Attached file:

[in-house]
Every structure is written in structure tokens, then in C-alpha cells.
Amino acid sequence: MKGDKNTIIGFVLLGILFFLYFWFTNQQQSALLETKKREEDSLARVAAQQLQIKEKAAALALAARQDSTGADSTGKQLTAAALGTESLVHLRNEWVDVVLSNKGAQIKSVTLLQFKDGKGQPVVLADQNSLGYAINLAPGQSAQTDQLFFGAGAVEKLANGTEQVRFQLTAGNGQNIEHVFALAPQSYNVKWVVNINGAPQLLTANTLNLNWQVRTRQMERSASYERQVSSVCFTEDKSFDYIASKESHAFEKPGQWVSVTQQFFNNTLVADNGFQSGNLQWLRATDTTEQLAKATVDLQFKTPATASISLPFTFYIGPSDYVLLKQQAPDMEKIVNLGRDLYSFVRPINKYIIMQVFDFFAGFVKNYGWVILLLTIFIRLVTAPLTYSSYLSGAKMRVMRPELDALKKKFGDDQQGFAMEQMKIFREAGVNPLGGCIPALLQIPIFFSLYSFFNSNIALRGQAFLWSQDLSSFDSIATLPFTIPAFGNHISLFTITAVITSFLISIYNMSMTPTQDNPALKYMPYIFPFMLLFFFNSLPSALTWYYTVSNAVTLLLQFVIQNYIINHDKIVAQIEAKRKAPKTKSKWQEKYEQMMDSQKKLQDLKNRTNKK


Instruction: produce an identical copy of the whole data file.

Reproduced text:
[in-house]
Every structure is written in structure tokens, then in C-alpha cells.
Amino acid sequence: MKGDKNTIIGFVLLGILFFLYFWFTNQQQSALLETKKREEDSLARVAAQQLQIKEKAAALALAARQDSTGADSTGKQLTAAALGTESLVHLRNEWVDVVLSNKGAQIKSVTLLQFKDGKGQPVVLADQNSLGYAINLAPGQSAQTDQLFFGAGAVEKLANGTEQVRFQLTAGNGQNIEHVFALAPQSYNVKWVVNINGAPQLLTANTLNLNWQVRTRQMERSASYERQVSSVCFTEDKSFDYIASKESHAFEKPGQWVSVTQQFFNNTLVADNGFQSGNLQWLRATDTTEQLAKATVDLQFKTPATASISLPFTFYIGPSDYVLLKQQAPDMEKIVNLGRDLYSFVRPINKYIIMQVFDFFAGFVKNYGWVILLLTIFIRLVTAPLTYSSYLSGAKMRVMRPELDALKKKFGDDQQGFAMEQMKIFREAGVNPLGGCIPALLQIPIFFSLYSFFNSNIALRGQAFLWSQDLSSFDSIATLPFTIPAFGNHISLFTITAVITSFLISIYNMSMTPTQDNPALKYMPYIFPFMLLFFFNSLPSALTWYYTVSNAVTLLLQFVIQNYIINHDKIVAQIEAKRKAPKTKSKWQEKYEQMMDSQKKLQDLKNRTNKK